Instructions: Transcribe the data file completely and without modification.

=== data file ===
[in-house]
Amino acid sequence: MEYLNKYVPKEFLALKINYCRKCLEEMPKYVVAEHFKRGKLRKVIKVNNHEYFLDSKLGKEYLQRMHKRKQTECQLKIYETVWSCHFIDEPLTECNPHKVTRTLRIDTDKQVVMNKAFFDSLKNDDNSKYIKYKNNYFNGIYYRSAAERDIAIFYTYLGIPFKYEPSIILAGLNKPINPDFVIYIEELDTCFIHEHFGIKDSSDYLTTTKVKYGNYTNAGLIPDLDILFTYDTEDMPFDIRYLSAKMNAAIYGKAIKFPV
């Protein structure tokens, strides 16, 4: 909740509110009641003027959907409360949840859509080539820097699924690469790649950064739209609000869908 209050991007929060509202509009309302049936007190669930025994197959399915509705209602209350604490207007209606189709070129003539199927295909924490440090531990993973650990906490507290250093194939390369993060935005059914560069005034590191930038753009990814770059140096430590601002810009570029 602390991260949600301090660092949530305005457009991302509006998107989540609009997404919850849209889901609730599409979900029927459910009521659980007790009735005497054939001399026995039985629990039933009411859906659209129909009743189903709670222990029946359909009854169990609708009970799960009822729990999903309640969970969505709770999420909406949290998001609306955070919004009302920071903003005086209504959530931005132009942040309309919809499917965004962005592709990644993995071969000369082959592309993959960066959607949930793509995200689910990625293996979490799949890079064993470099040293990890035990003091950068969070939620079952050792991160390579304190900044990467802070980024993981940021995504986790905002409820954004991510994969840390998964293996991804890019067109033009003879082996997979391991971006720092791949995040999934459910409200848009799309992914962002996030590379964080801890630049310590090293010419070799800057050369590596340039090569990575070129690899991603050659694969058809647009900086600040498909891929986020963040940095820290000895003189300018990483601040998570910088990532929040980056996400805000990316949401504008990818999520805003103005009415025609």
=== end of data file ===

[in-house]
Amino acid sequence: MEYLNKYVPKEFLALKINYCRKCLEEMPKYVVAEHFKRGKLRKVIKVNNHEYFLDSKLGKEYLQRMHKRKQTECQLKIYETVWSCHFIDEPLTECNPHKVTRTLRIDTDKQVVMNKAFFDSLKNDDNSKYIKYKNNYFNGIYYRSAAERDIAIFYTYLGIPFKYEPSIILAGLNKPINPDFVIYIEELDTCFIHEHFGIKDSSDYLTTTKVKYGNYTNAGLIPDLDILFTYDTEDMPFDIRYLSAKMNAAIYGKAIKFPV
């Protein structure tokens, strides 16, 4: 909740509110009641003027959907409360949840859509080539820097699924690469790649950064739209609000869908 209050991007929060509202509009309302049936007190669930025994197959399915509705209602209350604490207007209606189709070129003539199927295909924490440090531990993973650990906490507290250093194939390369993060935005059914560069005034590191930038753009990814770059140096430590601002810009570029 602390991260949600301090660092949530305005457009991302509006998107989540609009997404919850849209889901609730599409979900029927459910009521659980007790009735005497054939001399026995039985629990039933009411859906659209129909009743189903709670222990029946359909009854169990609708009970799960009822729990999903309640969970969505709770999420909406949290998001609306955070919004009302920071903003005086209504959530931005132009942040309309919809499917965004962005592709990644993995071969000369082959592309993959960066959607949930793509995200689910990625293996979490799949890079064993470099040293990890035990003091950068969070939620079952050792991160390579304190900044990467802070980024993981940021995504986790905002409820954004991510994969840390998964293996991804890019067109033009003879082996997979391991971006720092791949995040999934459910409200848009799309992914962002996030590379964080801890630049310590090293010419070799800057050369590596340039090569990575070129690899991603050659694969058809647009900086600040498909891929986020963040940095820290000895003189300018990483601040998570910088990532929040980056996400805000990316949401504008990818999520805003103005009415025609």